STOCKHOLM (Reuters) - Sweden’s Foreign Minister Ann Linde on Wednesday hit back at U.S. President Donald Trump’s criticism of the Swedish approach to fighting the spread of the coronavirus, saying he was wrong to claim authorities were trying to achieve “herd immunity”.
Sweden is widely seen as taking a more low-key approach in its attempts to stop the spread of the disease. It’s kept primary and secondary schools open, for example and hasn’t closed its borders or forced people to stay indoors.
Speaking on TV4, Swedish Foreign Minister Ann Linde said Trump’s comments were “factually wrong”.
“We do not have a strategy that aims at herd immunity at all,” Linde said.
Herd immunity involves isolating vulnerable groups, but allowing large numbers of the population to become ill and develop immunity to a disease, limiting the need to adopt the kind of drastic lock-downs in place across much of Europe and the rest of the world that have hit economic activity hard.
Linde said that Sweden had adopted a number of tough measures -- closing homes for elderly to visitors and holding higher education classes on line.
“But on the other hand we don’t have that total lock-down,” she said. “That means that some countries think we are not doing anything, but we are doing what is right for Sweden.”
At a media conference on Tuesday, Trump said that if the United States had not taken strict social distancing measures, then the country would have suffered more deaths.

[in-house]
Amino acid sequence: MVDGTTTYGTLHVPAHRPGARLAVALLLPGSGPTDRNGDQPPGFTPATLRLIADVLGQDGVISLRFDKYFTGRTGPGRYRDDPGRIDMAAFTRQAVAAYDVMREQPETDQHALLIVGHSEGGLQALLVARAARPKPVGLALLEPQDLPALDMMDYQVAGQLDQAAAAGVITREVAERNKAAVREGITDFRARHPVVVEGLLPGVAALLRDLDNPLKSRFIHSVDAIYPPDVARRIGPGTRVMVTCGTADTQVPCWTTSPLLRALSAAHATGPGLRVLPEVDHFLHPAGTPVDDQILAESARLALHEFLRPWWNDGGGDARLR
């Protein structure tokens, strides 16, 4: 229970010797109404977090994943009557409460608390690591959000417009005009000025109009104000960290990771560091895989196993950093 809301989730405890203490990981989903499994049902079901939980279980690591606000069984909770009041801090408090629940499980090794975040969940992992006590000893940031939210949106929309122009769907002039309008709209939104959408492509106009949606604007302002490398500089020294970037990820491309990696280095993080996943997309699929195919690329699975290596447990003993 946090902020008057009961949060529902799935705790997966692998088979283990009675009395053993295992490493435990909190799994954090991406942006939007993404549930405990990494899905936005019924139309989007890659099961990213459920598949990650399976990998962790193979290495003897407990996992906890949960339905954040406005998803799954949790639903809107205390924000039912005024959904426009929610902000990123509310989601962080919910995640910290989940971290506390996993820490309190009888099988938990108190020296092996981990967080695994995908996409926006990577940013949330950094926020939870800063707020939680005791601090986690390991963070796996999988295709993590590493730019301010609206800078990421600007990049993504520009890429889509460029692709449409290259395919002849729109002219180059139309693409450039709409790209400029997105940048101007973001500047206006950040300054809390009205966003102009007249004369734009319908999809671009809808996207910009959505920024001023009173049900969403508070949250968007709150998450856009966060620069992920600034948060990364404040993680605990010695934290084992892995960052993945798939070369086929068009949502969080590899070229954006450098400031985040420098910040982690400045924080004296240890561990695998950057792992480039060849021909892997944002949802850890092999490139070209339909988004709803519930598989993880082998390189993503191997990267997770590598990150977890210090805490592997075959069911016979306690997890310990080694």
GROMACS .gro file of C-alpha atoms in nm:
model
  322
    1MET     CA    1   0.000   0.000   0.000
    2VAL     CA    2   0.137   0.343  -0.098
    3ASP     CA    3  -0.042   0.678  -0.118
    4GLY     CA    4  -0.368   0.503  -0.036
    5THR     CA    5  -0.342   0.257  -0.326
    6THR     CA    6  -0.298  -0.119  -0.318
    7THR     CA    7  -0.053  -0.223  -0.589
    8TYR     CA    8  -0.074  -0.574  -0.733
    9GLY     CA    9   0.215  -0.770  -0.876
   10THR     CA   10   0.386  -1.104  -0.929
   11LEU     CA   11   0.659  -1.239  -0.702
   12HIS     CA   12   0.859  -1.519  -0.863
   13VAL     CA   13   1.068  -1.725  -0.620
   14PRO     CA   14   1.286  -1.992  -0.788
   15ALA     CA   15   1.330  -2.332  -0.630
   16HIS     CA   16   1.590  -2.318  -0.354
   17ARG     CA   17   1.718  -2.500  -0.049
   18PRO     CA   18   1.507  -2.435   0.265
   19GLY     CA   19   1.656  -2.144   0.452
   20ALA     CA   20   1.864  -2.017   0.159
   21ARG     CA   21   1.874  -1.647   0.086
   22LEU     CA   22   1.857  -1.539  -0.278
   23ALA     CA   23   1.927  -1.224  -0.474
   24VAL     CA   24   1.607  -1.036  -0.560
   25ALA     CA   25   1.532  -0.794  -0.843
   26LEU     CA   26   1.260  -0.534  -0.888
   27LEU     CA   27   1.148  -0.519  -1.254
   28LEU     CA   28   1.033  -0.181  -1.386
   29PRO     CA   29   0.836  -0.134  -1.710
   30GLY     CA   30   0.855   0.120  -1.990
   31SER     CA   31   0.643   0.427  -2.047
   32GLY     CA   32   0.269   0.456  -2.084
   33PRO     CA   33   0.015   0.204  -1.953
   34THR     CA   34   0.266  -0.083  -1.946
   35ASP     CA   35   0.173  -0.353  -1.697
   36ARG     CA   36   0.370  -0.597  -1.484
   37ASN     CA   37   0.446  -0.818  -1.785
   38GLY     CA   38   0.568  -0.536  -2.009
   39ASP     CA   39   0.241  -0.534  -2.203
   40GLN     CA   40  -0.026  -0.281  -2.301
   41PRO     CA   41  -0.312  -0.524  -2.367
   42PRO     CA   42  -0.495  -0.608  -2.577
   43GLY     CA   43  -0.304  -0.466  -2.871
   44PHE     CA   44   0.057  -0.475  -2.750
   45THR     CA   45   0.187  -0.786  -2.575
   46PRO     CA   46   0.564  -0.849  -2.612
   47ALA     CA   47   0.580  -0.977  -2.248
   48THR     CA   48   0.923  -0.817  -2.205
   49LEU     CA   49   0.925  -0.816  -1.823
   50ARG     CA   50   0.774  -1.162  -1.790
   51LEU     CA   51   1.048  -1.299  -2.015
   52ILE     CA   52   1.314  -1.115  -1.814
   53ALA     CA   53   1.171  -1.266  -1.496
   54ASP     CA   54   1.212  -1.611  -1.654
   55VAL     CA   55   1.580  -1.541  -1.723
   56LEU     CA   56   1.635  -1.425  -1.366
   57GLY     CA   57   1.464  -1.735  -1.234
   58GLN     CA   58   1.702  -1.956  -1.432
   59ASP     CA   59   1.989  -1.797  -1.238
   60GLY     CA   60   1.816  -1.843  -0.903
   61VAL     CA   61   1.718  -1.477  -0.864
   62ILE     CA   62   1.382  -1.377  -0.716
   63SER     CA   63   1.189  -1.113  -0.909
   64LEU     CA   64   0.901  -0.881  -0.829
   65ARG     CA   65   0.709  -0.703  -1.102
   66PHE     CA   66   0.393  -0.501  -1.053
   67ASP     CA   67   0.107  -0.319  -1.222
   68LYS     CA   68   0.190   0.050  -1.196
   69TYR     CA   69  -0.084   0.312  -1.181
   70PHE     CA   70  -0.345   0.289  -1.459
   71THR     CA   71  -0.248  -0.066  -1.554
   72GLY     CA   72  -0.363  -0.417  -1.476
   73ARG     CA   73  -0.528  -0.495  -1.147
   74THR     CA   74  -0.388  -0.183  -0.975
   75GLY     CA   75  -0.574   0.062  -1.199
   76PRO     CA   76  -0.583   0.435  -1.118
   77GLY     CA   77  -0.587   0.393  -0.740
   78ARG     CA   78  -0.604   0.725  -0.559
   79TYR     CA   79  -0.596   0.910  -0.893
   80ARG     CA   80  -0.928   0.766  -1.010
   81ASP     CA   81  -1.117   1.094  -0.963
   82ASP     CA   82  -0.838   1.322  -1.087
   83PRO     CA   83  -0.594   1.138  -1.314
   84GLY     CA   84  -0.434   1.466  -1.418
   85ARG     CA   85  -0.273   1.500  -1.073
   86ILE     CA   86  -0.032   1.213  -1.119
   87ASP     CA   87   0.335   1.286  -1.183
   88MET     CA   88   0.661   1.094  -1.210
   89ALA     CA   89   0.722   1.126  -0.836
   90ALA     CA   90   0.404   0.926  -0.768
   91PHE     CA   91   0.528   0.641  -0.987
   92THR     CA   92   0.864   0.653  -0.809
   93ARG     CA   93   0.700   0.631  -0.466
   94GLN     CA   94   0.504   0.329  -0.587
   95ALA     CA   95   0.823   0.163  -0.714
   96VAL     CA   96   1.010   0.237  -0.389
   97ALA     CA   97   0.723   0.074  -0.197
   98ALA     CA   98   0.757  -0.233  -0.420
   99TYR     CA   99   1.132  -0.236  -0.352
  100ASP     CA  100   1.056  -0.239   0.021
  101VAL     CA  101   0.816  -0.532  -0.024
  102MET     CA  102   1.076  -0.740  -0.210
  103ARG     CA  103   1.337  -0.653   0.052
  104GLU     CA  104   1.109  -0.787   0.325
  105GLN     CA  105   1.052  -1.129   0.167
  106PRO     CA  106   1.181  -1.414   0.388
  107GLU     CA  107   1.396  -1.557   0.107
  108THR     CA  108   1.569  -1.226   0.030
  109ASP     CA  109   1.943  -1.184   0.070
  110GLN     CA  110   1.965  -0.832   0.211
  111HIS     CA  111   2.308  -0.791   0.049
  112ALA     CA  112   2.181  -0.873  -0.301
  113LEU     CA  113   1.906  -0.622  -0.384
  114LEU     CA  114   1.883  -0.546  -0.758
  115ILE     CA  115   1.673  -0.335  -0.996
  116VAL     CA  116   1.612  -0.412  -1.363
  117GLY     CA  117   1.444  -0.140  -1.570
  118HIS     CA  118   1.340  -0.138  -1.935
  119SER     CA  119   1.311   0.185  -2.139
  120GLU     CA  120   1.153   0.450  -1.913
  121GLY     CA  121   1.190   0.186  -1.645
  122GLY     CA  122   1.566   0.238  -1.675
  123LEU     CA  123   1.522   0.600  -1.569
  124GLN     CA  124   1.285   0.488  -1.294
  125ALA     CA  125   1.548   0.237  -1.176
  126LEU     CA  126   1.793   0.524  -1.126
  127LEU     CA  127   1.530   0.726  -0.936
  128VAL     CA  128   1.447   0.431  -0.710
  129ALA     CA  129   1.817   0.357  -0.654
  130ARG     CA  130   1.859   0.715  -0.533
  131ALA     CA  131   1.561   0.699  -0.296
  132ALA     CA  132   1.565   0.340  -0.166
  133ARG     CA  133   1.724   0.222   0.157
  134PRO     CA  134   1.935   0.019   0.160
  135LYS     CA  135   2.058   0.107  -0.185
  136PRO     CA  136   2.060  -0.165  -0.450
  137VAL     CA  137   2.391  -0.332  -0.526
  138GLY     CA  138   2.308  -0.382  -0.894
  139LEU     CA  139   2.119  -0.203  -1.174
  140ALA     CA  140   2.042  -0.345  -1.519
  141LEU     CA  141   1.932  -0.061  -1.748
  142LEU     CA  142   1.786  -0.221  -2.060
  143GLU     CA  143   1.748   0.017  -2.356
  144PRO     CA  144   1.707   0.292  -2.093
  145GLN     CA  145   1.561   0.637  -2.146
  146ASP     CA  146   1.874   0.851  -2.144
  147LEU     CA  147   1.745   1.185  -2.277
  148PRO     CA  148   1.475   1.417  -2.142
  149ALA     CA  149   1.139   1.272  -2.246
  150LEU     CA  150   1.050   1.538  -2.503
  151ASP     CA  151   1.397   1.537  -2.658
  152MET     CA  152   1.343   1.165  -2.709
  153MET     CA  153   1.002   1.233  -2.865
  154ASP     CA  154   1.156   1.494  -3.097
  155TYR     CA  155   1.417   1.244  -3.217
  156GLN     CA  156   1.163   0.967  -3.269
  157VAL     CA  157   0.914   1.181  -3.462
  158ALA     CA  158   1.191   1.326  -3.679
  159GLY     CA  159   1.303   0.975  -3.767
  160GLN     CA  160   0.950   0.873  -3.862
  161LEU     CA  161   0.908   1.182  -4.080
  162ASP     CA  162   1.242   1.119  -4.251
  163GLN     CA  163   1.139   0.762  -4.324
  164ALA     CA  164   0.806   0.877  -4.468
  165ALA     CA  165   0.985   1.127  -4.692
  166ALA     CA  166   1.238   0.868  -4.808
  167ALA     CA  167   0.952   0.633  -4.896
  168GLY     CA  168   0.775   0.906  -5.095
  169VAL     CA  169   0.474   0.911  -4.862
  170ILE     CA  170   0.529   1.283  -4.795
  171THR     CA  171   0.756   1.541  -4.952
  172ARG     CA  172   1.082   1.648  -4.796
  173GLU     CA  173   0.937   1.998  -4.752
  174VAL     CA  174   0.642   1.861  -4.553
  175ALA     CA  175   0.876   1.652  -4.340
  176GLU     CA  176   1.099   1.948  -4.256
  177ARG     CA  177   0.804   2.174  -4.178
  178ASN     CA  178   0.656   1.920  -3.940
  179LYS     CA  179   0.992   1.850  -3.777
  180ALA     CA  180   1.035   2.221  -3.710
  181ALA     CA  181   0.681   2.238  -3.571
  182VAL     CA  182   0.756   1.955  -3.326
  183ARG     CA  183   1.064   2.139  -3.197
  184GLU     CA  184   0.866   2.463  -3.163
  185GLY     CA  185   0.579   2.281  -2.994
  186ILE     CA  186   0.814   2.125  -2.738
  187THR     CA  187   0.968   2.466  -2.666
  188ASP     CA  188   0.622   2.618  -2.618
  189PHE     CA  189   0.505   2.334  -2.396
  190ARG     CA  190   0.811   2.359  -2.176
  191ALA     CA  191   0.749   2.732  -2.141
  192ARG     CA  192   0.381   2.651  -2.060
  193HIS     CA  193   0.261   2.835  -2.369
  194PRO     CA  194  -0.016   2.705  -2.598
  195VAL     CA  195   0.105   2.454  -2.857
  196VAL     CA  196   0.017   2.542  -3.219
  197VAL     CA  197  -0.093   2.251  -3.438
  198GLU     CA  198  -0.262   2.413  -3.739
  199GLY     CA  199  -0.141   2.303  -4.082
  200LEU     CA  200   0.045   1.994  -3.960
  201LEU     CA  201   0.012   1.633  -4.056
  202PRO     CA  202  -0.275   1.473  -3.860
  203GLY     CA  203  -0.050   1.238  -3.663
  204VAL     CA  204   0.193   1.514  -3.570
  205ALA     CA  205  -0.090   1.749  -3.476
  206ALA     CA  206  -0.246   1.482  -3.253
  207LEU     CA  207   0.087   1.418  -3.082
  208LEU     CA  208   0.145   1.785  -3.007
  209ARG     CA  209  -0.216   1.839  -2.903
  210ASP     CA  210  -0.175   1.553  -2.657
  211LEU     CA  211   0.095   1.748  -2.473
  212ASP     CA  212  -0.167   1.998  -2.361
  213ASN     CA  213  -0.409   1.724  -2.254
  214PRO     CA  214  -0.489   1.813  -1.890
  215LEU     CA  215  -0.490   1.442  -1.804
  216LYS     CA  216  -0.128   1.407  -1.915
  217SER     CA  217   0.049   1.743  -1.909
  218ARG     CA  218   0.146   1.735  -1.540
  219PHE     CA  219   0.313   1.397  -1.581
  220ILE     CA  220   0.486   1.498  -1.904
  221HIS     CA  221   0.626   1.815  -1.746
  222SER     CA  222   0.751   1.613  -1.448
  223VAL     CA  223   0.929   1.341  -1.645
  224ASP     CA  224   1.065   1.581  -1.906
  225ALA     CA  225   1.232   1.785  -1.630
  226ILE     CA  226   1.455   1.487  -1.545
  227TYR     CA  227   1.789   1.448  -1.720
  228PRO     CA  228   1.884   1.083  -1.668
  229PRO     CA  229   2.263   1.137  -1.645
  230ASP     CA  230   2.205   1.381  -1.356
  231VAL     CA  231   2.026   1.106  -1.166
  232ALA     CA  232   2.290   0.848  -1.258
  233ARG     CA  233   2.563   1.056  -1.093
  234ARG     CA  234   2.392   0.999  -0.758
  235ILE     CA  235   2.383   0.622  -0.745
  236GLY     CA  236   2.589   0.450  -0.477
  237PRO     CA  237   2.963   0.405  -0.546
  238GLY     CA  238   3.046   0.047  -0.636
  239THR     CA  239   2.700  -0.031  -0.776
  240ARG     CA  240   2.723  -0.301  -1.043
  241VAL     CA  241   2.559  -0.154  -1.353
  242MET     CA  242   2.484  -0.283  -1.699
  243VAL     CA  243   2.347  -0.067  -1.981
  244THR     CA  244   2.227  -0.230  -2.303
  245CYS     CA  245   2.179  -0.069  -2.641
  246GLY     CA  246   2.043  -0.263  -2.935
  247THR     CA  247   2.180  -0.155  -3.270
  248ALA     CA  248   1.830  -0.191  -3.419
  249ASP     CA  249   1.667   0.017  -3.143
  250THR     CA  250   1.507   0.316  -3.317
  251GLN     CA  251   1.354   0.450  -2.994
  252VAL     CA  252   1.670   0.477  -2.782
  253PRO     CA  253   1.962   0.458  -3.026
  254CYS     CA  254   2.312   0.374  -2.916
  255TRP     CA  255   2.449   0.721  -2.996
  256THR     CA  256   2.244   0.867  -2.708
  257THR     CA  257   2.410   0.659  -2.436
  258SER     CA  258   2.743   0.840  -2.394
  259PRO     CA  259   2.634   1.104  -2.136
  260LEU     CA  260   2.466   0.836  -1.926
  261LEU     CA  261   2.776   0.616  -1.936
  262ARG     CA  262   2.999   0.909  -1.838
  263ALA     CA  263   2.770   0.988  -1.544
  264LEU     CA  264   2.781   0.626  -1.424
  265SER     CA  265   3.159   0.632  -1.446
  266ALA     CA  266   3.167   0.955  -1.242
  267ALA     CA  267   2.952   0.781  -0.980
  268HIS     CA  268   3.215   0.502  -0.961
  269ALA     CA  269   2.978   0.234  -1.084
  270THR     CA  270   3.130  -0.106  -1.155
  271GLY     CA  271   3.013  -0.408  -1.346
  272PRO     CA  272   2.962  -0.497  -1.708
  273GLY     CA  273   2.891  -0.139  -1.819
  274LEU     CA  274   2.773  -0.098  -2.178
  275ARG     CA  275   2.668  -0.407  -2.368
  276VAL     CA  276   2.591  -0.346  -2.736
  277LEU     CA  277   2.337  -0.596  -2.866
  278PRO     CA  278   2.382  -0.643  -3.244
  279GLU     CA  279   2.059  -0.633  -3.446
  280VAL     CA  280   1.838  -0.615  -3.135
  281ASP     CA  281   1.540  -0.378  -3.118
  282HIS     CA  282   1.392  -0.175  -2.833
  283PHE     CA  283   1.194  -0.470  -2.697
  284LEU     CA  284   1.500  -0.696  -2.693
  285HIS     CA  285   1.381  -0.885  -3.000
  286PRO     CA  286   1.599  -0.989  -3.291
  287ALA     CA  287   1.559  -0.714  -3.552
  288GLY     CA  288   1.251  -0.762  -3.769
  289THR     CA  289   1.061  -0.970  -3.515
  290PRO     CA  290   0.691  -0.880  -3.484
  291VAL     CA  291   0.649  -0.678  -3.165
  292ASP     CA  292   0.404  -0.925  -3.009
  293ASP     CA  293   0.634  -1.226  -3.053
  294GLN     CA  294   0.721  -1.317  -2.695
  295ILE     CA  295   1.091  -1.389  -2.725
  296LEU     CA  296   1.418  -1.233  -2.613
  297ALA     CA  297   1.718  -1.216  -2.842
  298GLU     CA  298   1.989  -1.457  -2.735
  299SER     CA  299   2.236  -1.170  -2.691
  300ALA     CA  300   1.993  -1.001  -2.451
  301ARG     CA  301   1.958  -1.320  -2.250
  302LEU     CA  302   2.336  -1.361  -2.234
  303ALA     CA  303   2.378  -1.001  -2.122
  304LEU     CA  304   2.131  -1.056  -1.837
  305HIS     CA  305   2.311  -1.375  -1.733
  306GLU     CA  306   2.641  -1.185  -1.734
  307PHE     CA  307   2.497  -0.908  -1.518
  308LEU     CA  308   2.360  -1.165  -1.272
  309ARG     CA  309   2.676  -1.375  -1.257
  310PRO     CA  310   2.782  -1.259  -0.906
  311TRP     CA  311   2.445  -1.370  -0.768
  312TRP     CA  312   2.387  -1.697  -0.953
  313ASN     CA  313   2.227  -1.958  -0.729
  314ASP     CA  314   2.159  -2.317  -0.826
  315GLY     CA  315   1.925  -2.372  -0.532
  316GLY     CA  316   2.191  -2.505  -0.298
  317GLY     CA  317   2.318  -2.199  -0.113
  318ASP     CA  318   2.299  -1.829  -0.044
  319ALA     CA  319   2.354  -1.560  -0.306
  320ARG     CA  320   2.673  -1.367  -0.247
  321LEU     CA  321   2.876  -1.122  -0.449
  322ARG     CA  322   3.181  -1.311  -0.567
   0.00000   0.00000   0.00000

“They talk about Sweden, but Sweden is suffering very greatly,” Trump told reporters.
He said that most countries had adopted the same approach as the United States.
“If we didn’t do it that way, we would have lost hundreds of thousands of more people,” Trump said.
Linde also rejected the idea that Sweden had taken a radically different approach to other countries.
“We are doing roughly what most other countries are doing, but we are doing it in a different way. No lock-down and we rely very much on people taking responsibility themselves,” she added.
The Foreign Ministry declined to comment further.
Sweden, with a population of around 10 million, had 7,693 confirmed cases of the novel coronavirus as of Wednesday and 591 deaths. The United States, with around 330 million people, had over 400,000 cases and 12,857 deaths.
Reporting by Simon Johnson, editing by Larry King
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